Kentucky Divorce By Publication - Missing Spouse
When a Spouse Cannot Be Found in Kentucky
When one spouse wants to call it quits but cannot find his or her missing partner, or when he or she is hiding, Kentucky requires that the Petitioner use a Warning Order Attorney to attempt to locate the missing spouse. Divorce happens only after a court has been satisfied that a good faith effort has been made to locate the missing spouse through the Warning Order Attorney, who attempts to contact the missing spouse. Service by warning order is commonly used in a divorce action to serve a spouse who has disappeared without a leaving a forwarding address.
When the Respondent cannot or will not be found (and, therefore, cannot be served process by the Sheriff or certified mail, which are the preferred means), the Petitioner must avail himself or herself of the warning order alternative.
This routine may be used if the missing spouse "has left Kentucky to avoid service of process," or when the Petitioner "does not know any means by which to find the address of the other party."
Kentucky's Search Requirements and Process
When the missing spouse cannot be found and the Petitioner has no reasonable means of finding him or her, the court orders the appointment of an attorney who is a practicing member of the Kentucky Bar. He or she makes diligent efforts to locate the missing spouse and inform him/her by mail of the pending divorce. The attorney reports back to the court within 50 days of his appointment with the result of his efforts to locate the missing spouse.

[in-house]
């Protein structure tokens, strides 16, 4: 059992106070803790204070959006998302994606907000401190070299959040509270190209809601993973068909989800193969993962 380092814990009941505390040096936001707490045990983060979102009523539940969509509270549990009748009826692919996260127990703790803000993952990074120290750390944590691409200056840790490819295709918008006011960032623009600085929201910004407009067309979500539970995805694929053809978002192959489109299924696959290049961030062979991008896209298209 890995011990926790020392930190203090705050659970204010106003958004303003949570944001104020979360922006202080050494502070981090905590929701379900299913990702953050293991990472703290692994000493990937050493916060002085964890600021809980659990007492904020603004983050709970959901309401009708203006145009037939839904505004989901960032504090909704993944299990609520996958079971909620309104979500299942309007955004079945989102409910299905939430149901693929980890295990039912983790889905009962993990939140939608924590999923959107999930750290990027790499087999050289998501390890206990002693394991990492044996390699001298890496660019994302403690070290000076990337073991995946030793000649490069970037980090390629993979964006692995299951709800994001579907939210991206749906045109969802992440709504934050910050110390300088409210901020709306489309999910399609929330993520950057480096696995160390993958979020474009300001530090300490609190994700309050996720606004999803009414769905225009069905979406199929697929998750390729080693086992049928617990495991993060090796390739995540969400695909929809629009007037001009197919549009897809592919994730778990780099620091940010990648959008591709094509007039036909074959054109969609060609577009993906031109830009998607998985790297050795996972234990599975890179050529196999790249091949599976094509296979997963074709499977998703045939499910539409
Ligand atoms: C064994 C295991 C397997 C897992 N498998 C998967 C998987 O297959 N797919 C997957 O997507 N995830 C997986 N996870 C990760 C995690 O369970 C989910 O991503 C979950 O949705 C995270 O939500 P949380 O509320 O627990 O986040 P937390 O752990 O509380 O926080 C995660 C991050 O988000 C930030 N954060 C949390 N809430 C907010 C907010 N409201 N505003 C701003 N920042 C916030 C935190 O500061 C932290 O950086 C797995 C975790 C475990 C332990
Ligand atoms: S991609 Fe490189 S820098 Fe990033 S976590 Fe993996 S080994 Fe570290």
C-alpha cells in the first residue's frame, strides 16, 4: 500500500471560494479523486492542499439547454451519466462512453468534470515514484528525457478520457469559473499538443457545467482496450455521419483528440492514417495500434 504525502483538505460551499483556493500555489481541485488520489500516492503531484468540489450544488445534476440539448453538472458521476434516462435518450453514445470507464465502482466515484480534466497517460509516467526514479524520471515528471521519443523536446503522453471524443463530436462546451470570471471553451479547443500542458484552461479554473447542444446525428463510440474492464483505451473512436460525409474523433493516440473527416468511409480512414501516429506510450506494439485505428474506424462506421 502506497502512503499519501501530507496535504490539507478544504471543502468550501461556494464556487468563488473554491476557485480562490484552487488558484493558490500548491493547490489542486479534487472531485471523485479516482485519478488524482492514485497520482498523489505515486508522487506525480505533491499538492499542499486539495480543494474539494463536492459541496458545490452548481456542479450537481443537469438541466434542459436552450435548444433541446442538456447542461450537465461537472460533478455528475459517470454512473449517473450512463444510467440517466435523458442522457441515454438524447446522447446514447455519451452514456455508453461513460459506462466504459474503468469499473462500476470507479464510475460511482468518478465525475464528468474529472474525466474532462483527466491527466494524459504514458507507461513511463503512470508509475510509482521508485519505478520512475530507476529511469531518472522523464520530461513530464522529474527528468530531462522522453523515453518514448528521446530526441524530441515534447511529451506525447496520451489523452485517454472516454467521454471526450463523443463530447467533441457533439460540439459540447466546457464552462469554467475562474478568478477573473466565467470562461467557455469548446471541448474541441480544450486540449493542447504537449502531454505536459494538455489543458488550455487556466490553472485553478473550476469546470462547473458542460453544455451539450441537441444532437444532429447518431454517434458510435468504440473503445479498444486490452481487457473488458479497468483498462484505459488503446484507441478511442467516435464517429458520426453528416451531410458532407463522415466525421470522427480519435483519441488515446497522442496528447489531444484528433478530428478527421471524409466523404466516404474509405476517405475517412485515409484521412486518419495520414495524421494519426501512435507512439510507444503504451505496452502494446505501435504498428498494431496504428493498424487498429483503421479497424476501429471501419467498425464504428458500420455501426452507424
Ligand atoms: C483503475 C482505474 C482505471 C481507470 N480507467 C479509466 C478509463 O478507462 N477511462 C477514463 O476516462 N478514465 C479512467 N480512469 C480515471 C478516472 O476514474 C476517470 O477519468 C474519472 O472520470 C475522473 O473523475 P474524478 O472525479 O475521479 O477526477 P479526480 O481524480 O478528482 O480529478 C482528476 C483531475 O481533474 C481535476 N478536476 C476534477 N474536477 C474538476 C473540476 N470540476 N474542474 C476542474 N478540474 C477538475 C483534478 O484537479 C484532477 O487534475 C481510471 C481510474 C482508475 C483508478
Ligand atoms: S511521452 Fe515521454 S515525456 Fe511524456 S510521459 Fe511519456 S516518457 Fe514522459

Even if the warning order attorney does not locate the missing spouse, the Petitioner nevertheless can ask the court to finalize the action against the missing spouse, but only after the Warning Order Attorney files a report.
If this regime is used, the court may grant a divorce and award custody of any children, but it will not be able to award child support or alimony or divide marital property.
Before applying for a warning order attorney, the Petitioner should check with the Court Clerk to determine the proper fee.
Service by warming attorney is described in Kentucky Rules of Civil Procedure 4.05, 4.7.
Copyright Notice: These Kentucky divorce laws above are copyrighted by Divorce Source, Inc. This abbreviated and revised version of the state laws has been compiled from applicable state laws and unauthorized reproduction in any fashion is prohibited. Violation of this copyright notice may result in immediate legal action.
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